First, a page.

‘Thank you for writing this, it will surely help the newbies.’ Padma, India

Features

  • The History of Immune Thrombocytopenia.
  • Practical Diet and Lifestyle advice.
  • Pregnancy and Babies with ITP
  • Advice on Natural Therapies and alternative medicine.
  • Possible Isolation and Depression from an ITP diagnosis.
  • Covering up Bruises, tips for healing and hiding bruises.
  • First aid tips and tricks for around the home.
  • ITP fears and how to overcome them.
  • A Huge list of References – Meg’s favourite blogs, books and ITP Resources.

The Biggest Impact ITP has on it’s Patients?

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Feature image from LAURACONRAD

So it’s been a quiet little week at our house.  No news, nothing is bothering me.  It has been a strange empty week where I found myself reading articles I had put aside to read months ago.

Many of them where detailed breakdowns of microscopic bodily functions.  a few others where dense incomprehensible nonsense, and then I found this… ‘Impact of CHRONIC IMMUNE Thrombocytopenic Purpura on health related quality of life.’  These are the results from a collection of studies and focus groups from 2008…

While the paper acknowledges that platelet counts are of the utmost importance to patients and treating doctors, as they are often the only indication used to measure the success of the treatments, this paper attempts to discuss the symptoms which are not always considered.  This paper asks the question, ‘What of your quality of life?’

Yes it’s a little old, (what ITP research isn’t?)  The paper is from 2008.  Can you believe that is 7 years ago?  A life time ago in terms of medical research.  Below are stolen chunks of the literature, the results of the survey and study.

Continue reading

ITP – Running in the Family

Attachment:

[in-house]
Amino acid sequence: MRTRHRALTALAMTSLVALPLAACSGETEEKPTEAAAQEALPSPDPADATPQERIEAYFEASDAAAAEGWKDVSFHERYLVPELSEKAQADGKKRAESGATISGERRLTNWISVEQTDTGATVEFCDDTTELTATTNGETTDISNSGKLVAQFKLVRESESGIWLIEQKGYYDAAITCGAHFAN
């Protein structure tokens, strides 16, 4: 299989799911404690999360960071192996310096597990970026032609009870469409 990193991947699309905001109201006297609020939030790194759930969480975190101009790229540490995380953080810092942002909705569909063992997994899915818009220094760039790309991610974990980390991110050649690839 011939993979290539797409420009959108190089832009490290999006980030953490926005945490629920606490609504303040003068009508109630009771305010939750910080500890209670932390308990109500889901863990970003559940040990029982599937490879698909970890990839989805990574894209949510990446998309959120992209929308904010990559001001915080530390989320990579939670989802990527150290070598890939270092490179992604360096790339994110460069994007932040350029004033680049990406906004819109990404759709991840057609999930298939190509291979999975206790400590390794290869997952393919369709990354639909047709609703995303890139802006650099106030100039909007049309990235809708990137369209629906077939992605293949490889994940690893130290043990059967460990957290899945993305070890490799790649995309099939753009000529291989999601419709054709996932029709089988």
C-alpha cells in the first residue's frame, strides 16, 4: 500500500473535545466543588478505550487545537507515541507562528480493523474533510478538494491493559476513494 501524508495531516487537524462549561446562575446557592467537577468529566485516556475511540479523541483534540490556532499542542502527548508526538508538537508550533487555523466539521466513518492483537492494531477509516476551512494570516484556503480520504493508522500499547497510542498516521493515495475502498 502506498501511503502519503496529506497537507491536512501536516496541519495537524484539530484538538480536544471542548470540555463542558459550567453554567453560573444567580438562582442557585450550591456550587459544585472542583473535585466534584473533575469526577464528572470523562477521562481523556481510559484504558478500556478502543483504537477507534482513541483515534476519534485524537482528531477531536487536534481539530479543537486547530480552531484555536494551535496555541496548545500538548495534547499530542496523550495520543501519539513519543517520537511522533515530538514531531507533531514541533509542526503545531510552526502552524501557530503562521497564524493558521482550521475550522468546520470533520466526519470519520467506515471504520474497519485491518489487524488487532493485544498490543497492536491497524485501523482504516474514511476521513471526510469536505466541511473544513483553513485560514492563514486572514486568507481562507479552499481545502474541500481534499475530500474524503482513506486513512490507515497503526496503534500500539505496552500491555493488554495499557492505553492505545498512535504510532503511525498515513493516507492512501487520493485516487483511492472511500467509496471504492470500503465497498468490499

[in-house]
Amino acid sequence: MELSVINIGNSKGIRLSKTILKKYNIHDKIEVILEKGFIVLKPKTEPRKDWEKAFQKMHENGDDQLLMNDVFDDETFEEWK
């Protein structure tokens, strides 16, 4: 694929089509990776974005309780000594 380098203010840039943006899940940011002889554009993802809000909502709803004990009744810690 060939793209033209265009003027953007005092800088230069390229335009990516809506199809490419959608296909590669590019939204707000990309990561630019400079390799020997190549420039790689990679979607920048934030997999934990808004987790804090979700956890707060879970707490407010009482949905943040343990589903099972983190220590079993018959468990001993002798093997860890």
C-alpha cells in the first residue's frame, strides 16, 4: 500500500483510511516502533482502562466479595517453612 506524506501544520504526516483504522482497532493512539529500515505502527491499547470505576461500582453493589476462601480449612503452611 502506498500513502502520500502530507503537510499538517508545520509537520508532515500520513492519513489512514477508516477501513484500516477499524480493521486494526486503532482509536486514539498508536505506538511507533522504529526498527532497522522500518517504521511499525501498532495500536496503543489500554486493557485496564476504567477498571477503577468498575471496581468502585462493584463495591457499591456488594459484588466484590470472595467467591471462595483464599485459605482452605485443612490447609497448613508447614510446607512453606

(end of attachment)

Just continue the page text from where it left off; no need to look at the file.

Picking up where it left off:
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Many doctors will quickly dismiss any likelihood of passing ITP from mother to child during pregnancy.  That is because it is incredibly unlikely.  It is rare for an ITP mother to give birth to an ITP baby.  And yet, in many cases you have probably heard that you have a ‘genetic predisposition’ to the Autoimmune disorder.  Where do our genetics come from again?  Oh that’s right.  Our parents.  

Firstly, I want to let you know that my mother and I both see the same Haematologist; ITP, autoimmune haemolytic anemia, Hughes Syndrome, Lupus Antibodies, SLE and now Raynard’s Phenomenon.  But I have three other siblings.  So if I got ITP from my mum, then we would all have ITP right?

The other day I read the story of Beckie Mostello whom after battling ITP herself, found out her 10 year old daughter also had ITP.  This was after she herself had become healthy and believed that ITP was in her families past.  It is really just a fluke?  I can’t believe it.

Another young girl wrote to me a few months ago, explaining the story of her diagnosis and how her mother has been dealing with ITP in her life too.  At the time of writing to me, she was struggling with coincidence of it all. Continue reading

People Living with Blood Disorders?

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This was one of the hardest articles I have tried to write as the information pertaining to the number of people living with Blood Disorders is so difficult to quantify.  There are so many different types of Blood Disorders and even more people living with a disorder without even knowing they have.

Many people are living with a moderate or mild version of a Blood Disorder meaning they do not require regular medical support and intervention – Meaning they may not be included in the statistics collected from research and surveys. Continue reading